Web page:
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Treat me nice! -a cross-sectional study examining support during the first year in the emergency medical services.

A new interesting article has been published in Scand J Trauma Resusc Emerg Med. 2018 Nov 6;26(1):92. doi: 10.1186/s13049-018-0561-7. and titled:

Treat me nice! -a cross-sectional study examining support during the first year in the emergency medical services.

Authors of this article are:

Hörberg A, Kalén S, Jirwe M, Scheja M, Lindström V.

A summary of the article is shown below:

BACKGROUND: Working in the emergency medical service (EMS) can be extremely varying and sometimes physically and psychologically demanding. Being new in this context can be a great challenge. This study aim to describe what ambulance nurses consider to be important support during the first year in the EMS.METHODS: Three hundred and eighty-nine eligible participants that had graduated from the prehospital emergency care program were identified via university registrations office in Sweden. The eligible participants received a study specific questionnaire via mail consisting of 70 statements about support during the first year. The perceived importance of each statement were graded on a 7-point Likert scale. The gradings were analysed using descriptive statistics and frequencies, mean and SD were calculated.RESULTS: Two hundred and thirty questionnaires were returned fully completed, giving a response rate of 59%. Fourteen statements regarding desirable support were rated with mean values > 6.00 and SD < 1.00 and considered as being the most important during the first year in the EMS. The important supports regarded; colleagues and work environment, management and organisation, experience-based knowledge, introduction period, practical support, and theoretical support. Most statements regarded culture and climate and the way the newcomers wanted to be treated.CONCLUSION: It was concluded that an important way to support newcomers in the EMS is to treat them 'nice'. This can be achieved by creating an open climate and a welcoming culture where the new professionals feel trusted and treated with respect, created ways to work structurally, have applicable medical guidelines, and for newcomers to receive feedback on their actions.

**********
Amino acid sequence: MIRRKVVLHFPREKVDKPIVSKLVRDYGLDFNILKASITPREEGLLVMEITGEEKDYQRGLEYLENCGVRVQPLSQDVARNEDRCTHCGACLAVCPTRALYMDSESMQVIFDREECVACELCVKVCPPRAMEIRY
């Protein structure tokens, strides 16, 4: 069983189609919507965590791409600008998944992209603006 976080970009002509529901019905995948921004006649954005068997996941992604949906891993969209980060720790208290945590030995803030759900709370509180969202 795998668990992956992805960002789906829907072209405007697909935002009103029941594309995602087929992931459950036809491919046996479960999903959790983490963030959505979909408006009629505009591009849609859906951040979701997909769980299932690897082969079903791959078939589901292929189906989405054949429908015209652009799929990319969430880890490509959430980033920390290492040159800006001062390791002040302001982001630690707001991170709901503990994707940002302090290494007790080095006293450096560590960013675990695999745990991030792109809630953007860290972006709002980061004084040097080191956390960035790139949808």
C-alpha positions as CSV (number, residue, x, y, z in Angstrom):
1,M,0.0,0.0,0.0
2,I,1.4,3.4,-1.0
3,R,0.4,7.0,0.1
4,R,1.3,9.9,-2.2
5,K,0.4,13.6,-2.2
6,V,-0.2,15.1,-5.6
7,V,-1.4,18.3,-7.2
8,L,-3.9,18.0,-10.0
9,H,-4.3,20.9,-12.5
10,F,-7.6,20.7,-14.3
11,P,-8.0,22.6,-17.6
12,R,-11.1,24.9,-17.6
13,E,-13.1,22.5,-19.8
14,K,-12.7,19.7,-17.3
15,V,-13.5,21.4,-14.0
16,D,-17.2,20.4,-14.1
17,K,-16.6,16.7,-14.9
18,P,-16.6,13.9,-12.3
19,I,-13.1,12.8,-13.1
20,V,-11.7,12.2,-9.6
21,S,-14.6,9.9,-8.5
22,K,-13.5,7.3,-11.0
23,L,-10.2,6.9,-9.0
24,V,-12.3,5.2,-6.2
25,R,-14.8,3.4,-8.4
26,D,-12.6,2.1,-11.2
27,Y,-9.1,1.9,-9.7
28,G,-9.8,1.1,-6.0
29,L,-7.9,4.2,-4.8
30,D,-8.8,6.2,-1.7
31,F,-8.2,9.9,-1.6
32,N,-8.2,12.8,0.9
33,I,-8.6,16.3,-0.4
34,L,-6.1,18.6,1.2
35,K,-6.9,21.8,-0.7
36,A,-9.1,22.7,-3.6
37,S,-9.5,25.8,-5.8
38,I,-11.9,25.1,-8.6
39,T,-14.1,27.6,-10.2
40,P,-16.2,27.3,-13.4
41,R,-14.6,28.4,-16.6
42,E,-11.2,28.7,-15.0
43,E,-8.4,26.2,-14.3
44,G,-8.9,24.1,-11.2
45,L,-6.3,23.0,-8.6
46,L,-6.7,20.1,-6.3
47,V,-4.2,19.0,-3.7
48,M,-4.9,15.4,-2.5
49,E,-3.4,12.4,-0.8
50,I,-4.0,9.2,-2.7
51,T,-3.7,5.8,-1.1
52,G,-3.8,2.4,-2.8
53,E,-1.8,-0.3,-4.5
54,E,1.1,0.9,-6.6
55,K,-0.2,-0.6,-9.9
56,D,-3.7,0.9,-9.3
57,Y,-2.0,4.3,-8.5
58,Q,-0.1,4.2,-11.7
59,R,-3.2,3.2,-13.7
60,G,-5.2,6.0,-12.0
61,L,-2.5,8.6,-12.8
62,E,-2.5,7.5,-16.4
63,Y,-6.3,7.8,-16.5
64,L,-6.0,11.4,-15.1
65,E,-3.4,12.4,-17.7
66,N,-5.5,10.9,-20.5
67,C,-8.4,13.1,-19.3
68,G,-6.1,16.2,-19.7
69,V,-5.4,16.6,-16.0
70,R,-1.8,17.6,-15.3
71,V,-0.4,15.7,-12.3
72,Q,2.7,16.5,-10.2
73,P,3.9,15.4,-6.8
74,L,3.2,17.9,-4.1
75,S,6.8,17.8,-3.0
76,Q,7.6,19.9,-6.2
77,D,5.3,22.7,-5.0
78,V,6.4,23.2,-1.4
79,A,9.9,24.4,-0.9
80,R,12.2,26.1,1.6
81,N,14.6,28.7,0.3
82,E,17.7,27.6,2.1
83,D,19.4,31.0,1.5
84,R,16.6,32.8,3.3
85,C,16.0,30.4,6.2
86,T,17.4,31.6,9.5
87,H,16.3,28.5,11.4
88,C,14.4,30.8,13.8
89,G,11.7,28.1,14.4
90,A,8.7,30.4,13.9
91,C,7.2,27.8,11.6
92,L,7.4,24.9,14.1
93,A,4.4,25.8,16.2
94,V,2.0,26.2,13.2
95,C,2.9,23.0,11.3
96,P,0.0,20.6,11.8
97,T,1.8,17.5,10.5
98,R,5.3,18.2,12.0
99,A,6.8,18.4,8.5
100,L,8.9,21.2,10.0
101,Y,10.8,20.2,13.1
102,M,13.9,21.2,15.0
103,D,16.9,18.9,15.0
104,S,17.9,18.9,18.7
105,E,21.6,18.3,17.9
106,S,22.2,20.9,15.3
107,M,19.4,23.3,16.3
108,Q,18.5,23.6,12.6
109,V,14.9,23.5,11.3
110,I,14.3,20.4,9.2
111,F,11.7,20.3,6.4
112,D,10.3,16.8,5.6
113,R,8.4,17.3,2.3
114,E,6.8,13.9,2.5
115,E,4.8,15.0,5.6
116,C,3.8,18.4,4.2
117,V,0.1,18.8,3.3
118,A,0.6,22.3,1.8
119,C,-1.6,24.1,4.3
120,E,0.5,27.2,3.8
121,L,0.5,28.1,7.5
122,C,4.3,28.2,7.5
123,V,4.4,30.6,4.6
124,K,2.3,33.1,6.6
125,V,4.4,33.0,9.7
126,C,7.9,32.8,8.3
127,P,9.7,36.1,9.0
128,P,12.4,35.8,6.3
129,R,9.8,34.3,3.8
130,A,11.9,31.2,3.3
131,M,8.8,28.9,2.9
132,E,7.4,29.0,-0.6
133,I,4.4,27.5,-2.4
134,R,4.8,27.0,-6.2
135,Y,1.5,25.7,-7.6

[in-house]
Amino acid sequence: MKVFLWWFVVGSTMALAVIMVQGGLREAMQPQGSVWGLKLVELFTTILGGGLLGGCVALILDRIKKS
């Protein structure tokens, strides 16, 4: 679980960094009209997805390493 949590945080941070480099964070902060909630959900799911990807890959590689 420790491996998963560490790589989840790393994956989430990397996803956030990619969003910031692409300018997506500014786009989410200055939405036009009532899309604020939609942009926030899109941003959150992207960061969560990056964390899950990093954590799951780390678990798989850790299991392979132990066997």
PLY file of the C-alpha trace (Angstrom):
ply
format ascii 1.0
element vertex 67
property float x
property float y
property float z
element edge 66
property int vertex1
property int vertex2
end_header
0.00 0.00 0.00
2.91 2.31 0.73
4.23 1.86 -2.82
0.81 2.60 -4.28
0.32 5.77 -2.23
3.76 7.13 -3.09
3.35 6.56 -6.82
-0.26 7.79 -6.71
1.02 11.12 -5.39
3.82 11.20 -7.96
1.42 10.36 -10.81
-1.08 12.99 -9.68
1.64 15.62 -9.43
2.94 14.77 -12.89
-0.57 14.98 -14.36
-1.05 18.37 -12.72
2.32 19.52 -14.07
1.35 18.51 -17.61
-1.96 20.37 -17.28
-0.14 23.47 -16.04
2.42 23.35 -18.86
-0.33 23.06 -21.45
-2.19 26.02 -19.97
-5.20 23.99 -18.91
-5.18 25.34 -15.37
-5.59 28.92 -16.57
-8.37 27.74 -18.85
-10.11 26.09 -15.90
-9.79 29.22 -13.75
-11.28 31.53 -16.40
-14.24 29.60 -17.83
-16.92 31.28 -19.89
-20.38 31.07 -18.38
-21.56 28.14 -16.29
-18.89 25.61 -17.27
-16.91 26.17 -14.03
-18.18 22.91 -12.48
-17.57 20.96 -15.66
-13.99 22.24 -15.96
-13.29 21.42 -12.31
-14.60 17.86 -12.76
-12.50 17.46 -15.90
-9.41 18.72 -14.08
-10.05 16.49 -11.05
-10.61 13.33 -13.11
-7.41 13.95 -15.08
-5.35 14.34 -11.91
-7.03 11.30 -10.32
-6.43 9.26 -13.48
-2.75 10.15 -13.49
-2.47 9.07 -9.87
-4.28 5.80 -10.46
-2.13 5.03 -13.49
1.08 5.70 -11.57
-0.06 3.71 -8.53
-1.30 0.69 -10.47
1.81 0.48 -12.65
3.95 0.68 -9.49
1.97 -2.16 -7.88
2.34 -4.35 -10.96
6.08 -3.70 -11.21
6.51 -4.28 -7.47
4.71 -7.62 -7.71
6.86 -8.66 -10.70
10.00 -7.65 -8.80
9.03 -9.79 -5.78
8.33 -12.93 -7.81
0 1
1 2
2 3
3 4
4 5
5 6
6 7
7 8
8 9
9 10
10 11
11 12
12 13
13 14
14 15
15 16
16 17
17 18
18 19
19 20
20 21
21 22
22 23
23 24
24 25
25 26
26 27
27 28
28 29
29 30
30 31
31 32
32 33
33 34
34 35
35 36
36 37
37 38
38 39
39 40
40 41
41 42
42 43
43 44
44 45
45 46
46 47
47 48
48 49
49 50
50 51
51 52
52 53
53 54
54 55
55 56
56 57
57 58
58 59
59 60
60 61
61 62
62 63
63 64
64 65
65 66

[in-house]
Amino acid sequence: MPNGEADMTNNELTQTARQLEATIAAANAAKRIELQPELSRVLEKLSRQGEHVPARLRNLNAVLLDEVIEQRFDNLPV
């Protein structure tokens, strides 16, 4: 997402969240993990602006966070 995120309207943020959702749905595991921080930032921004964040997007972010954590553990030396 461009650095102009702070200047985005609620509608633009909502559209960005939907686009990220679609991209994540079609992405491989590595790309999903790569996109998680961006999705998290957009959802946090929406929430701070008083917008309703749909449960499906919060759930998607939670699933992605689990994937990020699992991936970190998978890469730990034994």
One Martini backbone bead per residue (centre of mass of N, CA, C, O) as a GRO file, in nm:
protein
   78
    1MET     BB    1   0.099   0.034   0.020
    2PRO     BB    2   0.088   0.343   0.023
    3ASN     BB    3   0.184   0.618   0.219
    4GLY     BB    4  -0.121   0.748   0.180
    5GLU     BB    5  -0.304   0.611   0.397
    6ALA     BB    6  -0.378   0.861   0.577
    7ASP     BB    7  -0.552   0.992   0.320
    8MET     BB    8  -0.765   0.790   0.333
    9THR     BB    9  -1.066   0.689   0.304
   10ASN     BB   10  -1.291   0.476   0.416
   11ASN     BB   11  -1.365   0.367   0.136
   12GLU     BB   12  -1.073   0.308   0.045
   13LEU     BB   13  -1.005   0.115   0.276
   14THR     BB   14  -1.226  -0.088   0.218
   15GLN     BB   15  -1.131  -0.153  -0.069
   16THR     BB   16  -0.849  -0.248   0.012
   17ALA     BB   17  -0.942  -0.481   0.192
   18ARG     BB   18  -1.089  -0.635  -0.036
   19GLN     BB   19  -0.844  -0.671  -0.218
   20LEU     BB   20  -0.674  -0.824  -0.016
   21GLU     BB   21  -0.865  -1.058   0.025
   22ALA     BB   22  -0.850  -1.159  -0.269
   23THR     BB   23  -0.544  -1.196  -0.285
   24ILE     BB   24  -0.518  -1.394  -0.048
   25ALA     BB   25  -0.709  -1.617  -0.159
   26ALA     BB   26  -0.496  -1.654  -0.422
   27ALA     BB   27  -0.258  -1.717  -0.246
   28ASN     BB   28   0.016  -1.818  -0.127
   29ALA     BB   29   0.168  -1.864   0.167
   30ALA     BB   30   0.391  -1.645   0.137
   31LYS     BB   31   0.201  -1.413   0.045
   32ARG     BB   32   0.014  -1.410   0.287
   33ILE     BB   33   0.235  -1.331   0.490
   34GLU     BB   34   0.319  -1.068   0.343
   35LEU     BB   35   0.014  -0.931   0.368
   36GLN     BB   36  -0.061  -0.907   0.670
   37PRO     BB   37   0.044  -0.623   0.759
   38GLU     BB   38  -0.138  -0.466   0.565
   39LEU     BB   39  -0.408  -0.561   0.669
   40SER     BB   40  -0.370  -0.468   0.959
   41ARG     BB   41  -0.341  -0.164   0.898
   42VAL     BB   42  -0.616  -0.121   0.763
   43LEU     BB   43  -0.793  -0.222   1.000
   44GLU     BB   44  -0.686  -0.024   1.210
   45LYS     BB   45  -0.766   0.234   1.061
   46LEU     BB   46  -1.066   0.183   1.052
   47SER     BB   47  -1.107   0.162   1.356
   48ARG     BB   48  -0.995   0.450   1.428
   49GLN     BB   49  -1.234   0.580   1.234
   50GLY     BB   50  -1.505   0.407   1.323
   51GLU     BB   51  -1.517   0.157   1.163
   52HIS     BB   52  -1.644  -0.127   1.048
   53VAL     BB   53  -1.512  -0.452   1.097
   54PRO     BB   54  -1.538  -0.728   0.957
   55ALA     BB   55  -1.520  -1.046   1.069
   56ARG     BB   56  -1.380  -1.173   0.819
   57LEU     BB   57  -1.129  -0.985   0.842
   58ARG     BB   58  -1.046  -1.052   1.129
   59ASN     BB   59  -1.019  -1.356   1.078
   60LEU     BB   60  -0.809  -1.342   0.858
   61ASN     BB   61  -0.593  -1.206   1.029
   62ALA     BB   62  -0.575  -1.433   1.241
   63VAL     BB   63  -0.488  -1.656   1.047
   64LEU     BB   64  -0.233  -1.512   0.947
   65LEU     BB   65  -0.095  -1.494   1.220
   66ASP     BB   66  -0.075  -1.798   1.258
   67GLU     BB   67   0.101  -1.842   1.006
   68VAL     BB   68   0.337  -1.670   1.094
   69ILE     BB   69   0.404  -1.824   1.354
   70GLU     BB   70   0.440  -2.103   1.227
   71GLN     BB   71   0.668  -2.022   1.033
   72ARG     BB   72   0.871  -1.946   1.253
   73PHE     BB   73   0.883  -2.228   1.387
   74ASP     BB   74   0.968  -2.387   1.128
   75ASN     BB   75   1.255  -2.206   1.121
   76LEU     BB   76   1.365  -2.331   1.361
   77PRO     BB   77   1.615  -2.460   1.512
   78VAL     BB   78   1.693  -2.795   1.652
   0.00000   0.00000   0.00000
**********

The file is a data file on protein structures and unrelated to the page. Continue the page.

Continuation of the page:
Check out the article’s website on Pubmed for more information:



This article is a good source of information and a good way to become familiar with topics such as:

Education nursing;Emergency medical services;Nurses;Professional development;Professional role;Support

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